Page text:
How to Fix a Sloping Floor

Lisa Wampler

A sloping floor in your home indicates a structural issue with the support beams called the joists. Joists run the length of your house. Your floorboards attach to the joists, and when the joists start to sink, the floor slopes. This can become a serious issue for your home. Drywall can crack and doors will fail to shut because the door frames start to slope with the floor. Fortunately, you can correct this issue by jacking up the joists and then by installing sister joists to help support the original joists in the floor.

Fix a Sloping Floor

Step 1

Nail a 4-by-6-inch wooden beam across the affected joists at the lowest point of the sag. Cut the beam long enough to extend across all of the affected joists so the ends of the beam rest on structurally sound joists. Use a toenail method to nail the beam to the joists. This means, drive the nails at an angle through the side of the beam and into the joists. The beam is temporary and you will remove it at the end of the process.

Step 2

Place a 4-by-6-inch wooden beam on the floor directly under the beam you nailed to the joists.

Step 3

Place a 1/4-inch steel plate on top of the wooden beam at each end. The plate will help distribute the weight of the house evenly over the beam. Place a 1-ton hydraulic jack on each plate.

Step 4

Measure the distance between the top of the hydraulic jacks and the bottom of the beam you nailed to the joists. Adjust the adjustable ends of two Lalley columns to a length that will allow you to place the columns between the jacks and beam. A Lalley column is a steel tube with a threaded adjustable end. They are commonly used to support joists.

Step 5

Jack up the hydraulic jack to raise the floor no more than 1/4-inch per day. If you go more than 1/4-inch per day, you can cause cracking in the drywall of the home. Continue this daily until the floor is level.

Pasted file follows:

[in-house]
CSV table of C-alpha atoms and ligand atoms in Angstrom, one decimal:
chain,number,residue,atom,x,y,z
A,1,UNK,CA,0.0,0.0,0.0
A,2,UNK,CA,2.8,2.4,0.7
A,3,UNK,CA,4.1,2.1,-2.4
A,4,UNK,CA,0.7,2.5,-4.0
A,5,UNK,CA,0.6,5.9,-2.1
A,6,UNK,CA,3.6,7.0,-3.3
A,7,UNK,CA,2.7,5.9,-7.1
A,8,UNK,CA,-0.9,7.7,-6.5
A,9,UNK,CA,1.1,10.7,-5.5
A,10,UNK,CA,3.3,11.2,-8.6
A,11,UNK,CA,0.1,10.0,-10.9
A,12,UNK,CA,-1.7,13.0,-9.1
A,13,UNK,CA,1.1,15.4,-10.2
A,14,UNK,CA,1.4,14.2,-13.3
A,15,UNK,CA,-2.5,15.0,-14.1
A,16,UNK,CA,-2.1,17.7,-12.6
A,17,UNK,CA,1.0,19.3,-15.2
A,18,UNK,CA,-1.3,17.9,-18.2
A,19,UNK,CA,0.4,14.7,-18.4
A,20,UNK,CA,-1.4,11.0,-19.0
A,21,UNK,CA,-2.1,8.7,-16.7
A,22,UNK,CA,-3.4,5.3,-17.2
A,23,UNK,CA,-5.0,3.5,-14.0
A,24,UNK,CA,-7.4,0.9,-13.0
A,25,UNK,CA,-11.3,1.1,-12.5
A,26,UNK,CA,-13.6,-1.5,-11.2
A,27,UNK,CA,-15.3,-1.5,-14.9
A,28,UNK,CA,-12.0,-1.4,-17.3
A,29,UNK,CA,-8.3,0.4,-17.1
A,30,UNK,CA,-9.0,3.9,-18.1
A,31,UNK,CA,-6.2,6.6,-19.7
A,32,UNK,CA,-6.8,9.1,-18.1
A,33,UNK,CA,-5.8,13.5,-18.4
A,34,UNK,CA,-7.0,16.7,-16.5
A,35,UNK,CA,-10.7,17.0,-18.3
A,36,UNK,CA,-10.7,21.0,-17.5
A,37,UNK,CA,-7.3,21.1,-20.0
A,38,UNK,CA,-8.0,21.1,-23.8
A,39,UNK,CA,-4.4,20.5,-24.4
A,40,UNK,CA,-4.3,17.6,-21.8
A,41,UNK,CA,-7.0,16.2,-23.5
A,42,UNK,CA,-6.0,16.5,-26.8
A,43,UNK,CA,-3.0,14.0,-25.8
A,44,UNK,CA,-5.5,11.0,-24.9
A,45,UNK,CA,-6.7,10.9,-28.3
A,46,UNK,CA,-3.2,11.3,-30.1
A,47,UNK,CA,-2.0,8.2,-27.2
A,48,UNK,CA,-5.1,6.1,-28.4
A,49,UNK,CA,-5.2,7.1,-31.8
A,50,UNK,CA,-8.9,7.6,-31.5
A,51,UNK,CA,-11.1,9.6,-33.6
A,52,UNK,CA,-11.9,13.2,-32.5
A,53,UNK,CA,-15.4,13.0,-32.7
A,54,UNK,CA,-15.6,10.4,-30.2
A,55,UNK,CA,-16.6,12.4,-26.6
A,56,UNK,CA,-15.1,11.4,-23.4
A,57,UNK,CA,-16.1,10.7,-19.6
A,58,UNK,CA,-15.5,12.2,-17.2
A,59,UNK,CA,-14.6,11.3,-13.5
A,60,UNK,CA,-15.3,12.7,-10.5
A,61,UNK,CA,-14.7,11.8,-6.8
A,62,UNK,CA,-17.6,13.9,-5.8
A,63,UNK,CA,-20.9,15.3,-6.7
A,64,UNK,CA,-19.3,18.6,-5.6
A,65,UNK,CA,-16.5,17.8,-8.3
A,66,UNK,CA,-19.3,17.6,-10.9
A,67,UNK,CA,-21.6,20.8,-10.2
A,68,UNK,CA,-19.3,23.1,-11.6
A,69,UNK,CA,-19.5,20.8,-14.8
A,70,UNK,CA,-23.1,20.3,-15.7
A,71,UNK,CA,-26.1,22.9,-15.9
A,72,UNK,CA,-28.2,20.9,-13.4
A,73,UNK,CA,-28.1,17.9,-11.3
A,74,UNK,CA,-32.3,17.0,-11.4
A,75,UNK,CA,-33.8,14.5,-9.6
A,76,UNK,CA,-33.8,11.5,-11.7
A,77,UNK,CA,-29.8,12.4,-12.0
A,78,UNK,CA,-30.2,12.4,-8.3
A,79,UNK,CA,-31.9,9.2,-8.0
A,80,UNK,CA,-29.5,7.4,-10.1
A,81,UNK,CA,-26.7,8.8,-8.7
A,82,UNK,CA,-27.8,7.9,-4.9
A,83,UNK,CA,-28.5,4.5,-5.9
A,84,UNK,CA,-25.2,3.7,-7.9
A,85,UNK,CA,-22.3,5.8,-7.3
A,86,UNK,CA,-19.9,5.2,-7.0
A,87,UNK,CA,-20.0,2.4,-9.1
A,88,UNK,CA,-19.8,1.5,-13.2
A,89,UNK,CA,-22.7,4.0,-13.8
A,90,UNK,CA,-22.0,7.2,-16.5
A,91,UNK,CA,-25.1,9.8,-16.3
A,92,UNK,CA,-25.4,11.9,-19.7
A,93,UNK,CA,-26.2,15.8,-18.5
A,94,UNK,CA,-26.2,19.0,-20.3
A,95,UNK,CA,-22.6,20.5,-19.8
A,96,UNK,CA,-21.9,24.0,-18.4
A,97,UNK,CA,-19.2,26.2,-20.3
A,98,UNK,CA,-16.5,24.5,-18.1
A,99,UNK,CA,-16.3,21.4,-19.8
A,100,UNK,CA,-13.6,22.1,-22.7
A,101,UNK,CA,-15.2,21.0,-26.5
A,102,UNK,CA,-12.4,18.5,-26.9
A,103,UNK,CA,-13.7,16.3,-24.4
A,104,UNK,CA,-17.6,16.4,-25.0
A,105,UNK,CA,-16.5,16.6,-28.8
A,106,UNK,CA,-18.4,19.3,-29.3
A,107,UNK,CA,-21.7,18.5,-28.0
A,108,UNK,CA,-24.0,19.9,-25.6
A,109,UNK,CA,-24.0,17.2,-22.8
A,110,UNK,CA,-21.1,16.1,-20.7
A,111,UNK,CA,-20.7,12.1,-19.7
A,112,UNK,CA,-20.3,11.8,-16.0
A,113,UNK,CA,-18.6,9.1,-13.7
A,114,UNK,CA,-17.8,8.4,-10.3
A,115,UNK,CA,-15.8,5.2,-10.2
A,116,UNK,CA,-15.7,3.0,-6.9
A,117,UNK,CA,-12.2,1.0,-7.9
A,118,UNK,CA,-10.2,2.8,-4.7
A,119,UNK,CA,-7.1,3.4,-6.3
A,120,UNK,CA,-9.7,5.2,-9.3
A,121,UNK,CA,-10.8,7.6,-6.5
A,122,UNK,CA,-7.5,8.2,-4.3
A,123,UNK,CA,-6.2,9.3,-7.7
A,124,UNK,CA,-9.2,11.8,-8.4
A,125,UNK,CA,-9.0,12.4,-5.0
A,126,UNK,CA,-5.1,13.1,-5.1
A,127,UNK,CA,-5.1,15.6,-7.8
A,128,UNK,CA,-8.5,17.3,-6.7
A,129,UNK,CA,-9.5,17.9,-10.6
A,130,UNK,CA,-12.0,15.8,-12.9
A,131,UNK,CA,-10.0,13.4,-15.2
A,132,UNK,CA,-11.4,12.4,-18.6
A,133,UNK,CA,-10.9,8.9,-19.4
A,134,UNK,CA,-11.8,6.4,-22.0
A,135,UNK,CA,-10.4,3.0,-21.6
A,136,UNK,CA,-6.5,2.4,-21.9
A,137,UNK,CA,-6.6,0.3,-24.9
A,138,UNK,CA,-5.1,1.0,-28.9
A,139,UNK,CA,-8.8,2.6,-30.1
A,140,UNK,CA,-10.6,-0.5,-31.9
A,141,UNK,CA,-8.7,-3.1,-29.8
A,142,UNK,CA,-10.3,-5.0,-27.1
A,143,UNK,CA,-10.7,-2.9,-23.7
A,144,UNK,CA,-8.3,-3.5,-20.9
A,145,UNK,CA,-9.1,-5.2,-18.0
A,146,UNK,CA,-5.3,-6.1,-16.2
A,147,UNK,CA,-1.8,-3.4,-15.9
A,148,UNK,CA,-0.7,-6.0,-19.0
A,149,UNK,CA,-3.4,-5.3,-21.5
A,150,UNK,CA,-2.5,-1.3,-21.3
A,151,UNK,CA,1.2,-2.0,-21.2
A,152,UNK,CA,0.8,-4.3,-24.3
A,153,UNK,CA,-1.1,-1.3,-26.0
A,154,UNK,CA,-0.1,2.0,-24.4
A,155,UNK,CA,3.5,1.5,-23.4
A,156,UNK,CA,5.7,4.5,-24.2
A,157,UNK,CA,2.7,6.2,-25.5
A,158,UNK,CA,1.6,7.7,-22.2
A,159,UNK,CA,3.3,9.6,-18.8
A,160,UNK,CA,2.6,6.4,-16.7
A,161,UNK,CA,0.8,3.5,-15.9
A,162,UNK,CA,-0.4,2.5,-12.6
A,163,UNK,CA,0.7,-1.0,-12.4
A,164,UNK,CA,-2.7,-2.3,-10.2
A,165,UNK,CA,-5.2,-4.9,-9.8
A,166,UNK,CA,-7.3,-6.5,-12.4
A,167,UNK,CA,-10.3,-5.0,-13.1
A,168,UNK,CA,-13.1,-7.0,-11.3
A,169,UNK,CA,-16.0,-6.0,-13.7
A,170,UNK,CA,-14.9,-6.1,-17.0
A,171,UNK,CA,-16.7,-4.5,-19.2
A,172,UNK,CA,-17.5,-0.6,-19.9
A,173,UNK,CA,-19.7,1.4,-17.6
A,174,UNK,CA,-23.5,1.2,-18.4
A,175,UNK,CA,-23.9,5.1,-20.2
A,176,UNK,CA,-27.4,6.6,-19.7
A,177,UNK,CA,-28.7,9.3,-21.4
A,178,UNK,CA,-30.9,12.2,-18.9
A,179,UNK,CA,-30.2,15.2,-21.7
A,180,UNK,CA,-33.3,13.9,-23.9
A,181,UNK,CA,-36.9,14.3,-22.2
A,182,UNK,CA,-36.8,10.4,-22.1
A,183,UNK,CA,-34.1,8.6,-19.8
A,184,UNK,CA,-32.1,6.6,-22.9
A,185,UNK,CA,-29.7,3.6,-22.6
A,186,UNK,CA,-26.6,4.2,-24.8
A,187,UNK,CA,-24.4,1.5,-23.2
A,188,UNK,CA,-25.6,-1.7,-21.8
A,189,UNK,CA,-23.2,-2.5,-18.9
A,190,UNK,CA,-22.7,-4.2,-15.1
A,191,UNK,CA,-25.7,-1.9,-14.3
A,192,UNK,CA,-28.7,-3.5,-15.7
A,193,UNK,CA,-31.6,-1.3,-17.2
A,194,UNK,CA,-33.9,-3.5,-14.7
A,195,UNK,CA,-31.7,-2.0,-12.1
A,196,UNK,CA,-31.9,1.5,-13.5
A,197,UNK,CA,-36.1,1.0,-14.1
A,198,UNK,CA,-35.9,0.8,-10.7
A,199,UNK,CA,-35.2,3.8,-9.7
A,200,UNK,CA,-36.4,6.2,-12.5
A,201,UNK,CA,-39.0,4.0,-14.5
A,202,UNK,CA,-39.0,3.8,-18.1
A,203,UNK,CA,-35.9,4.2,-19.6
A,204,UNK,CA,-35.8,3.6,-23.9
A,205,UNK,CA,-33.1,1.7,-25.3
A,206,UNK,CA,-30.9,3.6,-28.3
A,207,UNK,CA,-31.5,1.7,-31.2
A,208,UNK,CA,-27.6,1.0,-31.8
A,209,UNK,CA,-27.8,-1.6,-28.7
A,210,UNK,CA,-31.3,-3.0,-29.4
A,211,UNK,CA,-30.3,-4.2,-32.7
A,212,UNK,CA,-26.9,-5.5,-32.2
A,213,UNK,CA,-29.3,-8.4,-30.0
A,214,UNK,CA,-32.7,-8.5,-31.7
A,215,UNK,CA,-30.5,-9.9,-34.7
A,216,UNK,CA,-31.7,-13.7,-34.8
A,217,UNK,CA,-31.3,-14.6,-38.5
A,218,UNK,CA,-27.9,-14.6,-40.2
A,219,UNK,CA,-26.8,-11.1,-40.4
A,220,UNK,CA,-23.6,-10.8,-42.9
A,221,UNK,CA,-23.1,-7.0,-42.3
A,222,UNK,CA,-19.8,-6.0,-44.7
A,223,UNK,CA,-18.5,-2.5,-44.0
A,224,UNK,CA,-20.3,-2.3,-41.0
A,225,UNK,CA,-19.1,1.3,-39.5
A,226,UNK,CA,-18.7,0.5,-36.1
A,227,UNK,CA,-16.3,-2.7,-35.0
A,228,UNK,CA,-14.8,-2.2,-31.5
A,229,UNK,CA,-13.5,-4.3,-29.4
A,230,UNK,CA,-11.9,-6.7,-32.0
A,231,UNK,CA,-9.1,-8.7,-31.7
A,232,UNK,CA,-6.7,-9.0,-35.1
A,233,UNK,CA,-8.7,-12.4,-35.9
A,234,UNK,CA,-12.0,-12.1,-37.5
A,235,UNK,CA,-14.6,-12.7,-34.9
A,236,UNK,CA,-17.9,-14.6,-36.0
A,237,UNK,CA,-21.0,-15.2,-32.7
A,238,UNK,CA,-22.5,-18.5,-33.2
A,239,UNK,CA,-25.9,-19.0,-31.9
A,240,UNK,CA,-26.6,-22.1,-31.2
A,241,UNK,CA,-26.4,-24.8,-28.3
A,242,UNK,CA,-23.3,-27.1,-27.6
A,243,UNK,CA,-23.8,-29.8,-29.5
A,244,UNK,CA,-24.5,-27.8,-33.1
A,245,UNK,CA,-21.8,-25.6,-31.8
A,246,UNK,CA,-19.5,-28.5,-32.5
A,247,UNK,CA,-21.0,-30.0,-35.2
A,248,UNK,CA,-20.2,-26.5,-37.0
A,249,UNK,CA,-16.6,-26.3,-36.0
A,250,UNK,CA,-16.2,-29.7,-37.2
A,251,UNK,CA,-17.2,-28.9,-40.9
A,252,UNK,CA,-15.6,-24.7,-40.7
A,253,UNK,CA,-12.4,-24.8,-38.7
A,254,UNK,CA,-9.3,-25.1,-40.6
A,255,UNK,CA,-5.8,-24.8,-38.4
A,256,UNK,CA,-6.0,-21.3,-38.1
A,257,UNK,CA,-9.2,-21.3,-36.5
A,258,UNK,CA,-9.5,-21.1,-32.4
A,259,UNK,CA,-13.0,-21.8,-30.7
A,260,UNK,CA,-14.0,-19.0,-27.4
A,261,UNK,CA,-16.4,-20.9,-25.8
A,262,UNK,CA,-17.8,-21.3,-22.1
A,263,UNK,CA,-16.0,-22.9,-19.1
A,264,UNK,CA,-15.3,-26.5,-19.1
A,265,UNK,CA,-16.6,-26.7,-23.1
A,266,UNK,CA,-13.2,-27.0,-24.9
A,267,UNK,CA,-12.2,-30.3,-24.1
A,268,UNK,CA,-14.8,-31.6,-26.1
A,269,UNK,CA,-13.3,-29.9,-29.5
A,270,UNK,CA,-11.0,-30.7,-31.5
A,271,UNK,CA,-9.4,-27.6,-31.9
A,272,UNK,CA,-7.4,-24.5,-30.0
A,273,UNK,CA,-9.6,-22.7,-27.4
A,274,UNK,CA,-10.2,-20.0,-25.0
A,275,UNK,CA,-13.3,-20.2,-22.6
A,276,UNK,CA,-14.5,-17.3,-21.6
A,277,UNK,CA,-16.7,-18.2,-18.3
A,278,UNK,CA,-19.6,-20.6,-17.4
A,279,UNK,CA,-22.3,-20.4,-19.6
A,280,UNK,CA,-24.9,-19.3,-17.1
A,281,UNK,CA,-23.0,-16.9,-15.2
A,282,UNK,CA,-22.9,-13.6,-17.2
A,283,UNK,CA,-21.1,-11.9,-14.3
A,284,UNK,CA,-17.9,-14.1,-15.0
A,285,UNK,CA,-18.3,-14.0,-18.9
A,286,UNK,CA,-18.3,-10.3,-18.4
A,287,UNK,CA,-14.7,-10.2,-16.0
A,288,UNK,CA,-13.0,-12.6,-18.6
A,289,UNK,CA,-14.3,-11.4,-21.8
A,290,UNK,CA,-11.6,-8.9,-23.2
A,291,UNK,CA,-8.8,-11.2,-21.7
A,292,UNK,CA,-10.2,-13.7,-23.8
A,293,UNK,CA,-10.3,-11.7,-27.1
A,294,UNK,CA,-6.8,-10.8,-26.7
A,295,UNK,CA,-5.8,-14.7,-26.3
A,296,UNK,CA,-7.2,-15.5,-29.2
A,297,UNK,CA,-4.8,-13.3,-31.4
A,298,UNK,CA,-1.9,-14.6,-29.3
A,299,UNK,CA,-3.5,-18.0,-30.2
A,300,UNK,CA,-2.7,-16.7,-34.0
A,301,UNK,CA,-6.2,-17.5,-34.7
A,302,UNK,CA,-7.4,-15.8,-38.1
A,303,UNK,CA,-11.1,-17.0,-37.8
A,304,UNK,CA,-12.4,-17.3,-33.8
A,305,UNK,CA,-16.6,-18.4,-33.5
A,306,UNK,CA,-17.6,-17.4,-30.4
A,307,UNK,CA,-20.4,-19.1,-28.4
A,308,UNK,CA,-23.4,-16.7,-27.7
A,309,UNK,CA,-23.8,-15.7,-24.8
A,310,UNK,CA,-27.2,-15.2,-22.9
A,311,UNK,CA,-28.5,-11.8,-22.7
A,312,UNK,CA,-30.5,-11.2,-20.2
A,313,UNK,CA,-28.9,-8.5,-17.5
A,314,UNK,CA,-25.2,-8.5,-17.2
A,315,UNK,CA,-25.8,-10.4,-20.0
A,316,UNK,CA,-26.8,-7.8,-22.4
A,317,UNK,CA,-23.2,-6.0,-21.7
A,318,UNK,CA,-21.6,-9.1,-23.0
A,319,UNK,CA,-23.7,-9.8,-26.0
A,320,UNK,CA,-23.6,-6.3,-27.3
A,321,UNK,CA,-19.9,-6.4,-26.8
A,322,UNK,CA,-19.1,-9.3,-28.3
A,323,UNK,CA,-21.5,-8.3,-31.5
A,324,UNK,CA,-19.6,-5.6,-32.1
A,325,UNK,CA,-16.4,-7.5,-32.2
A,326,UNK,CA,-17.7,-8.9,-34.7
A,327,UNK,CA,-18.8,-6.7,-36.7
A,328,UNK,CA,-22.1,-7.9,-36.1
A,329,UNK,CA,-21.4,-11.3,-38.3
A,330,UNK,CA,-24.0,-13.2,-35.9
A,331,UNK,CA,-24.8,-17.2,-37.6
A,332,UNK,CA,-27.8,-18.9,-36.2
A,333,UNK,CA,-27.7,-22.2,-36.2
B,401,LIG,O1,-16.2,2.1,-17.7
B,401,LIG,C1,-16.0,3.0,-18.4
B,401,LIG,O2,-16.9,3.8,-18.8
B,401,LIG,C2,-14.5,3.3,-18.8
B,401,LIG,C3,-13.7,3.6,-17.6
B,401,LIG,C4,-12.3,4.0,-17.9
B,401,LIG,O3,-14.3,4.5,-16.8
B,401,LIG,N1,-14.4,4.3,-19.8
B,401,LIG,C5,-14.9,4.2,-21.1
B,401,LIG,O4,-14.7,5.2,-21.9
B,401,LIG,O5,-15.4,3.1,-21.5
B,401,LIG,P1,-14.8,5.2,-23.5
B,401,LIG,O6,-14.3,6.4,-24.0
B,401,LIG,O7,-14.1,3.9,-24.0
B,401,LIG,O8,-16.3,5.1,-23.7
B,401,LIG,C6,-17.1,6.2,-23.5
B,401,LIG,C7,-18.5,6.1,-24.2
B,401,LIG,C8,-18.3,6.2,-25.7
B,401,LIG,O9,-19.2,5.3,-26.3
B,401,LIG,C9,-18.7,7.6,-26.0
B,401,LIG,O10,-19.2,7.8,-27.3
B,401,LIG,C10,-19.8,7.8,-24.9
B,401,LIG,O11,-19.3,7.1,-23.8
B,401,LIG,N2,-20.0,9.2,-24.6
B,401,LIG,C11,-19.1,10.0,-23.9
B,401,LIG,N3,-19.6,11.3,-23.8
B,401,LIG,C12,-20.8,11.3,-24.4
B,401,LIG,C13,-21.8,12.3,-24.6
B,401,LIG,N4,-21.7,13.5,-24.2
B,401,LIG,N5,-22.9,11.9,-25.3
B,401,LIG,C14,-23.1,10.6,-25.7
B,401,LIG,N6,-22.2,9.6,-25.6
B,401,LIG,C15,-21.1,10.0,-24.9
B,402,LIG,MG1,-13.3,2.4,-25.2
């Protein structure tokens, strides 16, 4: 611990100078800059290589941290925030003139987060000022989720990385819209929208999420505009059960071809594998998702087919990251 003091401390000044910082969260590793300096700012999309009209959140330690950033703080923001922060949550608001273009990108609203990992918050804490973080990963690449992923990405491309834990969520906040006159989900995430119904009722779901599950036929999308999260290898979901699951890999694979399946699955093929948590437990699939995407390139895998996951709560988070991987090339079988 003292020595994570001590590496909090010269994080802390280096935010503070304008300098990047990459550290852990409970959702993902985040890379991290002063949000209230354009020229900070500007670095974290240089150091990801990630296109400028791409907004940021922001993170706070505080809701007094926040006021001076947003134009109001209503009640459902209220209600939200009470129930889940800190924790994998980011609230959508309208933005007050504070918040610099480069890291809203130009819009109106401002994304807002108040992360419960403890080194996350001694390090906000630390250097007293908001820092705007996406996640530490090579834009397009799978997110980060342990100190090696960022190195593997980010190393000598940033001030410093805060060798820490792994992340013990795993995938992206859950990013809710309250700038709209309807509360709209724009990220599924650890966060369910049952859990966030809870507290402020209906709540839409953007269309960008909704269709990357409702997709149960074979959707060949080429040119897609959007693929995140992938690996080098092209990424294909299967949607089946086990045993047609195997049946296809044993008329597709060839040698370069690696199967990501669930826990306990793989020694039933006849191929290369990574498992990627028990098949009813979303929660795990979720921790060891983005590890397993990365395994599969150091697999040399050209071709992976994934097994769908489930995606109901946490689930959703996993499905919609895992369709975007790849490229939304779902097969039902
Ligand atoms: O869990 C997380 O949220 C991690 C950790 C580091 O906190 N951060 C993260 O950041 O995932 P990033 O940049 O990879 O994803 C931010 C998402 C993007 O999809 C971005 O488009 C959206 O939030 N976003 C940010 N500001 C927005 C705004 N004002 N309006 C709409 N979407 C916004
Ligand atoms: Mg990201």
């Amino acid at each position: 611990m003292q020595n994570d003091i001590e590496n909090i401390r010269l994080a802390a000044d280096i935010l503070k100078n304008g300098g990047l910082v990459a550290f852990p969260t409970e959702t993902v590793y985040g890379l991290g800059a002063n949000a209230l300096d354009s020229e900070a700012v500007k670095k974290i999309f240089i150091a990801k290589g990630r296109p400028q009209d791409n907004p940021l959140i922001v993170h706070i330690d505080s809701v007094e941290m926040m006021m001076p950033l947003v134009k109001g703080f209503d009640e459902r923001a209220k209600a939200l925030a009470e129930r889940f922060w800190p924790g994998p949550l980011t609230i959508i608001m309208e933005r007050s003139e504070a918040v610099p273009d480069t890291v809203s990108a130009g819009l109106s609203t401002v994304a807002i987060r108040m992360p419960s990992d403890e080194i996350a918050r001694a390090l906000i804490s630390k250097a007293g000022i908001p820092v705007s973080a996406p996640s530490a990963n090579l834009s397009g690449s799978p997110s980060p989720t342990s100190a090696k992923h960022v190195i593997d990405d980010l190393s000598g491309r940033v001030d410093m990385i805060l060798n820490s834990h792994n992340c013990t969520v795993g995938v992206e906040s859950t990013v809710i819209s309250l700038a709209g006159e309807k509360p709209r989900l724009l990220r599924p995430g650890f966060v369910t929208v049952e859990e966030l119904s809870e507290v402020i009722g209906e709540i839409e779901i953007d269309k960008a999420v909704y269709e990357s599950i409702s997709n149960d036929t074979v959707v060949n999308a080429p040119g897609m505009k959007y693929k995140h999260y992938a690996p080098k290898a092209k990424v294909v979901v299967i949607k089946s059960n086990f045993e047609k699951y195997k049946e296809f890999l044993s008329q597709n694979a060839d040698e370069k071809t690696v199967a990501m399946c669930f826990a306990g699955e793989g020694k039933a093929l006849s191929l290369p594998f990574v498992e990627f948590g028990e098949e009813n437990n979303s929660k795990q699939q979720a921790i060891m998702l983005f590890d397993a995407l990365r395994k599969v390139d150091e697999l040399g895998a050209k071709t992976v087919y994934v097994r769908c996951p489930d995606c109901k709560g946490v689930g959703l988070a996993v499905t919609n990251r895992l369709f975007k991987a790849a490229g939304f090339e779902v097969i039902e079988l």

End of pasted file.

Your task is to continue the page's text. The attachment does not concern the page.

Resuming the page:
Step 6

Measure the length and width of the joists in your home with a tape measure. Cut hardwood sister joists that measure the same length and half the thickness of the original joists with a table saw. If you cannot source lumber long enough, cut them as long as possible. You need two boards for each sagging joist.

Step 7

Coat one side of each board with construction adhesive and then place the glued side of the boards against each side of the effected joists. The adhesive will hold the sister joists in place.

Step 8

Drill two evenly spaced rows of pilot holes that measure 1/4-inch in diameter with a hand drill. Space the holes in the each row approximately 10 inches apart.

Step 9

Drive lag bolts into each of the holes. The 1/2-inch diameter lag bolts must go half way into the original joist. For example, if the original joist is 4 inches thick and the sister joist is 2 inches thick you need 4-inch long lag bolts. Drive the bolts in with a socket and ratchet.

Step 10

Lower the hydraulic jack and then remove the Lalley columns and support beams you nailed into the joists.